2.0 economic objectives, emphasizing democratic values and ensuring


2.1 Defining the term “Entrepreneurship”

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 To better understand what social enterprises do, and what social entrepreneurship is, it helps to start with defining the broad term “Entrepreneurship.” Entrepreneurship can be defined as “the  process  of  creating  value  by  bringing  together  a  unique  package  of  resources  to   exploit  an  opportunity.” (Forbat, 2007)


2.2 Various definitions of Social Enterprises


This section briefly analyzes the origins of various Social Enterprise-based terminologies like:

                      i.            Social Entrepreneurship

                    ii.            Social Economy

                  iii.            Social and Solidarity Economy

                  iv.            Social Business


A social enterprise has generally been defined as an organization that applies commercial strategies to pursue social and/or environmental ends. This may include maximizing improvesments in human and environmental well-being alongside profits for external shareholders.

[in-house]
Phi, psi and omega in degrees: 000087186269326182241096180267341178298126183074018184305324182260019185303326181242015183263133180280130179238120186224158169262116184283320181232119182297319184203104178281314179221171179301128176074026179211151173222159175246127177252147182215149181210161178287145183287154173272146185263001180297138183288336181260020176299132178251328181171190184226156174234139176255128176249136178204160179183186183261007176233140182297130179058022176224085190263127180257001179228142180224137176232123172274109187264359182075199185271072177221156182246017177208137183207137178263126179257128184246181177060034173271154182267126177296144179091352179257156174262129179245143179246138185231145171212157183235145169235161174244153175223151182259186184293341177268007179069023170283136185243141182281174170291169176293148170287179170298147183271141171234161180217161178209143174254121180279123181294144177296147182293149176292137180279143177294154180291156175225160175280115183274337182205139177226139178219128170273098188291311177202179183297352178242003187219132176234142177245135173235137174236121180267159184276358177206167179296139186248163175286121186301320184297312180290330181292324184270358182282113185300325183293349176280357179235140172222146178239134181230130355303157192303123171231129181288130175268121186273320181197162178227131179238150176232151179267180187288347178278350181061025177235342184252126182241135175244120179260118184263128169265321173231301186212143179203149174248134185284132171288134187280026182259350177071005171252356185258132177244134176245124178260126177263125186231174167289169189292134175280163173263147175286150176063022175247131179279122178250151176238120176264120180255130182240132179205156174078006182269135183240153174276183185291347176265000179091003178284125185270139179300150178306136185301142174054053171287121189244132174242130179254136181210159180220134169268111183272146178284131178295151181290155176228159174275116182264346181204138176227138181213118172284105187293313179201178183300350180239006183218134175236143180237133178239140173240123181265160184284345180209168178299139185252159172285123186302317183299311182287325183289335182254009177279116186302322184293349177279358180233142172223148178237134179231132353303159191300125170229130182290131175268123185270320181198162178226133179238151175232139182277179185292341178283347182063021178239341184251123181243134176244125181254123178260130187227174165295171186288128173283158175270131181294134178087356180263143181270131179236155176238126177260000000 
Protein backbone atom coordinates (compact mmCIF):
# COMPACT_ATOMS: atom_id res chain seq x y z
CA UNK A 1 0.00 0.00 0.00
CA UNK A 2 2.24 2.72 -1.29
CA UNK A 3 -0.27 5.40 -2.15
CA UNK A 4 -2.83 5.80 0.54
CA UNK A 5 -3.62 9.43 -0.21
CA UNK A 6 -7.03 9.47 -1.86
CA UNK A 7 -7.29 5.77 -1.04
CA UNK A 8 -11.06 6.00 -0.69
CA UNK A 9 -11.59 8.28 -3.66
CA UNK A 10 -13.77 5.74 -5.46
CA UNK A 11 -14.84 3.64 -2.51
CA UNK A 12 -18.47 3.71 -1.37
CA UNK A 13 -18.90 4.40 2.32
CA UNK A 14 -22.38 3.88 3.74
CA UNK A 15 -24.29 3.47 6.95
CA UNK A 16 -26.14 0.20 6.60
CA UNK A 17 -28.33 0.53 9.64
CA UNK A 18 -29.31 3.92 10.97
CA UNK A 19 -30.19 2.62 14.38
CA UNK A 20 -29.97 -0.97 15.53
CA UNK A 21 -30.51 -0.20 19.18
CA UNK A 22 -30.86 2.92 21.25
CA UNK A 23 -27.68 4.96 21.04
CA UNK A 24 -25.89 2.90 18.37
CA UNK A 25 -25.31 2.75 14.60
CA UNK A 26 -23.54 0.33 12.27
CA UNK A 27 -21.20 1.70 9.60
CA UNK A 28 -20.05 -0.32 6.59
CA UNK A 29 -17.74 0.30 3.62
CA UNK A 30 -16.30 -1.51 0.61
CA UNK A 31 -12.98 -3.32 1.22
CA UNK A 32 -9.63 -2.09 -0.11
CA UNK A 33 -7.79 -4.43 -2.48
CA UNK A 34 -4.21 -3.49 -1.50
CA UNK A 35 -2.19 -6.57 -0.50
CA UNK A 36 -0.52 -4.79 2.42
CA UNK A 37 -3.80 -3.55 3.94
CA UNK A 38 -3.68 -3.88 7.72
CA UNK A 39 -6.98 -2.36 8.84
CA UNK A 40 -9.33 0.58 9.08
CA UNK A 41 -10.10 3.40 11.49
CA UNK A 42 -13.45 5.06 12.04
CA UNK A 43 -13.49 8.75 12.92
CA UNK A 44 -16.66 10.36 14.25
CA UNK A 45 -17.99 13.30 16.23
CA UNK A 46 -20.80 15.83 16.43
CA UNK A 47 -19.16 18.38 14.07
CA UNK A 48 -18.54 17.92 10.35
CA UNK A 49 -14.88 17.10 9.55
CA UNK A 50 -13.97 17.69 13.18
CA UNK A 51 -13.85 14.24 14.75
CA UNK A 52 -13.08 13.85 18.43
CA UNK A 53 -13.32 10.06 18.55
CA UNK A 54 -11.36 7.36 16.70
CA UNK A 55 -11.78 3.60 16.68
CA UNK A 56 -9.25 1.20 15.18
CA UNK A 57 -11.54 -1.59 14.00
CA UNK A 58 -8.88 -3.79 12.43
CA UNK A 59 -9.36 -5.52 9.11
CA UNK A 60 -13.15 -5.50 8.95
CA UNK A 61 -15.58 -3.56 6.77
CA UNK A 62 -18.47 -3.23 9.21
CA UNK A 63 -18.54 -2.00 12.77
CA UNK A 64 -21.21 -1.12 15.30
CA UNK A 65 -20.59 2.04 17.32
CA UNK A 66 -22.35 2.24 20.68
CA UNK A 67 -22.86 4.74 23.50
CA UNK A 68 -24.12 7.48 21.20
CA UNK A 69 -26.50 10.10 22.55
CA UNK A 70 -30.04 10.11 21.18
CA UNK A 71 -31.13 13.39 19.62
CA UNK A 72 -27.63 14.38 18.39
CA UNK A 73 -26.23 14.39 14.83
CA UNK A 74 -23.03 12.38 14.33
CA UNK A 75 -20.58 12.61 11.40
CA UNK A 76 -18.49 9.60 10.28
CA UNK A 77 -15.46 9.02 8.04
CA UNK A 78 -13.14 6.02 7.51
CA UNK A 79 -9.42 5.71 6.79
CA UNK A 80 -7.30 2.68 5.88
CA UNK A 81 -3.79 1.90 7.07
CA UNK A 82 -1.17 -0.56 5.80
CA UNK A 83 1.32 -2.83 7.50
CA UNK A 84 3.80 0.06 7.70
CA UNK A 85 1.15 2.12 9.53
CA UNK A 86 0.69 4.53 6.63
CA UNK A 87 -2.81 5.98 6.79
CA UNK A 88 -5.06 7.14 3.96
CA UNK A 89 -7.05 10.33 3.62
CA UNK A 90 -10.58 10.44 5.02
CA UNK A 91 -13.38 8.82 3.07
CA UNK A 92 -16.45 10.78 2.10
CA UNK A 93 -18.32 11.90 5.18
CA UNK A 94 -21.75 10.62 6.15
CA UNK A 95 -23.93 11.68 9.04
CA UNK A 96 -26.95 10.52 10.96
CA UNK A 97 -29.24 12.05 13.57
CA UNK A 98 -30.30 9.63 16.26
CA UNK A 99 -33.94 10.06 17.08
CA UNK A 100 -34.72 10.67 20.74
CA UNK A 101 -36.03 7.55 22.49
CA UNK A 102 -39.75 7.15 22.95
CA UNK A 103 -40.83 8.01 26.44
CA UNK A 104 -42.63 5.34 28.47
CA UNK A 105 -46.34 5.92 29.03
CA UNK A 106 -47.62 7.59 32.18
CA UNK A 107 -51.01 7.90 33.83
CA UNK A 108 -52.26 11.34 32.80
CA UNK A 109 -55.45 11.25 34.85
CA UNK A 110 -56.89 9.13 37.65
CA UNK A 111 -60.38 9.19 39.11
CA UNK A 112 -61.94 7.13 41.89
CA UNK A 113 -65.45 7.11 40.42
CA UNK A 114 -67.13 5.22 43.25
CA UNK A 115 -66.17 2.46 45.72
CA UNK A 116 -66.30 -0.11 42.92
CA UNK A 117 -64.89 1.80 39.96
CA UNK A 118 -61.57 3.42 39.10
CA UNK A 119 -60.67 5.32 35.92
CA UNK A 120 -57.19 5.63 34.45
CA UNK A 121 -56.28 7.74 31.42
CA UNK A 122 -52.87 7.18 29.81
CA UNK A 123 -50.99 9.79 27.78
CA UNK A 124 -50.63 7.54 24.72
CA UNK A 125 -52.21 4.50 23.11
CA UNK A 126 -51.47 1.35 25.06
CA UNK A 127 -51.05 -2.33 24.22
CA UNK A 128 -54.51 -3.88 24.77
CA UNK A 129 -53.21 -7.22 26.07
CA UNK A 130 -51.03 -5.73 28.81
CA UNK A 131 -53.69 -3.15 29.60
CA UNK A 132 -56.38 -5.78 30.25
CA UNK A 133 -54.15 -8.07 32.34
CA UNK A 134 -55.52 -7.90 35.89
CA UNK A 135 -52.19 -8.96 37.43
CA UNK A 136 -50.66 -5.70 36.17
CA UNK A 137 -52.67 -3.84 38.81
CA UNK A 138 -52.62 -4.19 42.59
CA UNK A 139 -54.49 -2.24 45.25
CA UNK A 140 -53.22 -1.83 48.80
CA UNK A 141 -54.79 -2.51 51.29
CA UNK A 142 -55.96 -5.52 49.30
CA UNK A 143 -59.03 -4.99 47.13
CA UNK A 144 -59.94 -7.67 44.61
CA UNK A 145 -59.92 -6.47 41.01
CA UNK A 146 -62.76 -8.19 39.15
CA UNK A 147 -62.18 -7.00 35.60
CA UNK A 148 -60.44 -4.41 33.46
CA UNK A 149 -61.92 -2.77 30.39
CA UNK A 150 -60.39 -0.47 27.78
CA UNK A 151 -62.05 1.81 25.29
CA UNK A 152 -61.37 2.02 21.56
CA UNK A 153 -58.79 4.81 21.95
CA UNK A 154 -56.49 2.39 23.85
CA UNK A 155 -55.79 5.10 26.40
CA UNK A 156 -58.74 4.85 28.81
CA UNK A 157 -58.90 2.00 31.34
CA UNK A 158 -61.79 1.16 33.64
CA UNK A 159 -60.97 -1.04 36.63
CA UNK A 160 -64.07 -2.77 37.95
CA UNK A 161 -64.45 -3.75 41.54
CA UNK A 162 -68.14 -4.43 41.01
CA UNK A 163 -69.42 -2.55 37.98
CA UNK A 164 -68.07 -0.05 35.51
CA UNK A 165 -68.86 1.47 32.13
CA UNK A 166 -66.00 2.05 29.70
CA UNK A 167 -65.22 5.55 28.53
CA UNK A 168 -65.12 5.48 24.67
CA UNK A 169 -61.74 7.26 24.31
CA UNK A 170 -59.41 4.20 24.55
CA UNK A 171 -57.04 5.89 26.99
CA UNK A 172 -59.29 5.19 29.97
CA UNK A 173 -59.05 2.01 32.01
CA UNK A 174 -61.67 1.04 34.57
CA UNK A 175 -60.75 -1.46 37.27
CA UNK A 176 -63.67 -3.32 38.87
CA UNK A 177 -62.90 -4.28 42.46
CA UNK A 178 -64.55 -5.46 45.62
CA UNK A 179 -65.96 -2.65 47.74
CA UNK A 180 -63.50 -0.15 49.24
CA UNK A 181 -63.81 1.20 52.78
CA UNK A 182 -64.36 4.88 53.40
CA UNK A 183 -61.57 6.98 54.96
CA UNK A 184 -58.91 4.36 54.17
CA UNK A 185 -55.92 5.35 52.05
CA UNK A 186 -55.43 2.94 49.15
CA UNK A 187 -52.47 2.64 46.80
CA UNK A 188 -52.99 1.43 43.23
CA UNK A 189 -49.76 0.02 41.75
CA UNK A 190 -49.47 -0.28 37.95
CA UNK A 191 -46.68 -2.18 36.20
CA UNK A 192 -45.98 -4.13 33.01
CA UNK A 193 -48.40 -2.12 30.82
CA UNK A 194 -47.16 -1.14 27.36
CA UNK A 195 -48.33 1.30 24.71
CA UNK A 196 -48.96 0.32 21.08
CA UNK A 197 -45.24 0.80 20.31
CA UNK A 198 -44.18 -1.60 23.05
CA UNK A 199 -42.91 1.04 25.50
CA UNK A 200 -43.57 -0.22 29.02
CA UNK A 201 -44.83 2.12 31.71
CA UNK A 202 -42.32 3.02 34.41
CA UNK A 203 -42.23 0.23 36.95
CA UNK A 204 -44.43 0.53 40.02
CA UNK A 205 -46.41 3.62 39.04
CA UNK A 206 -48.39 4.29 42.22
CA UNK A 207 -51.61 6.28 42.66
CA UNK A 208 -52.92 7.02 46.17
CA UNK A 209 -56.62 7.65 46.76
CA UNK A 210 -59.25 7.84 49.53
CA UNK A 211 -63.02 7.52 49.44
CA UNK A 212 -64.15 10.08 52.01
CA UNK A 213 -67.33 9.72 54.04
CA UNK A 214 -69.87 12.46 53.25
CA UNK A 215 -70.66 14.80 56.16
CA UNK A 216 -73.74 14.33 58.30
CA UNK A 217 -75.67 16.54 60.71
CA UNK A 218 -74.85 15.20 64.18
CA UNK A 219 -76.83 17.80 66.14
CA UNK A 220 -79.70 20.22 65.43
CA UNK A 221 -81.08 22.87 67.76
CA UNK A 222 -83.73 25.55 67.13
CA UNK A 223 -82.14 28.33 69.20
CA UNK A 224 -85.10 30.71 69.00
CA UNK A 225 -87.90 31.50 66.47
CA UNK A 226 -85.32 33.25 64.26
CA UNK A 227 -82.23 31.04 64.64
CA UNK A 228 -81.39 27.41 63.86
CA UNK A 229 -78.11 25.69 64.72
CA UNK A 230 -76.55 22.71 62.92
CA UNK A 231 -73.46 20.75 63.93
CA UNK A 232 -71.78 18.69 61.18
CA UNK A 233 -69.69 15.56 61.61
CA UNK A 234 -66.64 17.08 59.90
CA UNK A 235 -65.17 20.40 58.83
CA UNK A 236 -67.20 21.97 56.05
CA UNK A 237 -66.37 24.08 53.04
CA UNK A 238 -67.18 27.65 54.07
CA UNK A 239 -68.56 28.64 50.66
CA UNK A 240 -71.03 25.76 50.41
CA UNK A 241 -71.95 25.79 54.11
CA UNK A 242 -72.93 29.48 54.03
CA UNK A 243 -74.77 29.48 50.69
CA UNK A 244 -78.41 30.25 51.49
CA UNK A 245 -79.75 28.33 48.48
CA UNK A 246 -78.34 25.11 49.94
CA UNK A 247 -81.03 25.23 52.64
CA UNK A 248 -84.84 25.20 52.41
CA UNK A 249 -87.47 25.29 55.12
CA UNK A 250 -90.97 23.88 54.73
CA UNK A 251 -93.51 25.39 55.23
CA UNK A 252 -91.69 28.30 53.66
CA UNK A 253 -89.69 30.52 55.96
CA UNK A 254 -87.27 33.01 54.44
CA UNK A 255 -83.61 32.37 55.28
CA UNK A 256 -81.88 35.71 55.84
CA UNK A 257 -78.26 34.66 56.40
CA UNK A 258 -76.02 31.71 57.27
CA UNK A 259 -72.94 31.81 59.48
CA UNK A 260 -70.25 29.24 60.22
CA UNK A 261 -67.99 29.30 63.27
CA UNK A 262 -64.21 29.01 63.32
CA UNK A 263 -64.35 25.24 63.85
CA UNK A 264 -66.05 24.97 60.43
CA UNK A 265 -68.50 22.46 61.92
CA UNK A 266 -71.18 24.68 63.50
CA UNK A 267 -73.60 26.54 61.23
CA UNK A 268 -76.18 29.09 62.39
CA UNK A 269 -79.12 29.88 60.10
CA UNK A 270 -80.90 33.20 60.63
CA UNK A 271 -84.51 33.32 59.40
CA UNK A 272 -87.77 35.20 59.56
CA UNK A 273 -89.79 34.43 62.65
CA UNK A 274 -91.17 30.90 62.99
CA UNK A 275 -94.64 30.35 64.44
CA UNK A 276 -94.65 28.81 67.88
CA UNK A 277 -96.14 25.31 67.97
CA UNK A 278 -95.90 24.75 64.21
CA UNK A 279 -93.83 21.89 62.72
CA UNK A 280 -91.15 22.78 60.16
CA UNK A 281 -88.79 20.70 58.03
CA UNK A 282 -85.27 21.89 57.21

“Social entrepreneurship” primarily focuses on the role of ‘social entrepreneurs’, who are often presented as change makers, the role of change agents in their sectors. This term leads to an emphasis on success stories and draws from several existing narratives around commercial entrepreneurs and their achievements – for instance, those from Silicon Valley in the United States of America. Although the term originated in the United States, it has now spread worldwide, and is supported by multiple influential foundations and fellowship organizations.

In contrast, the term “social economy”, which is rooted within a European discourse, focuses on collective enterprises such as co-operatives and group-based initiatives that are established primarily for the attainment of social and economic objectives, emphasizing democratic values and ensuring inclusion and equality principles.

The term “social and solidarity economy” originated in Latin America in the 1980s and refers to a model of political and socio-economic development based on principles of solidarity, participation, cooperation and reciprocity, as opposed to neoliberal development approaches and economic models centered on self-interest, profit maximization and consumerism. (Razeto, 2000; Coraggio, 2011, as cited in Calvo &       Pachon, 2014) These terms have since taken diverse forms, embracing both older and newer types of organizations and enterprises, including indigenous collective practices and other associations of the popular economy.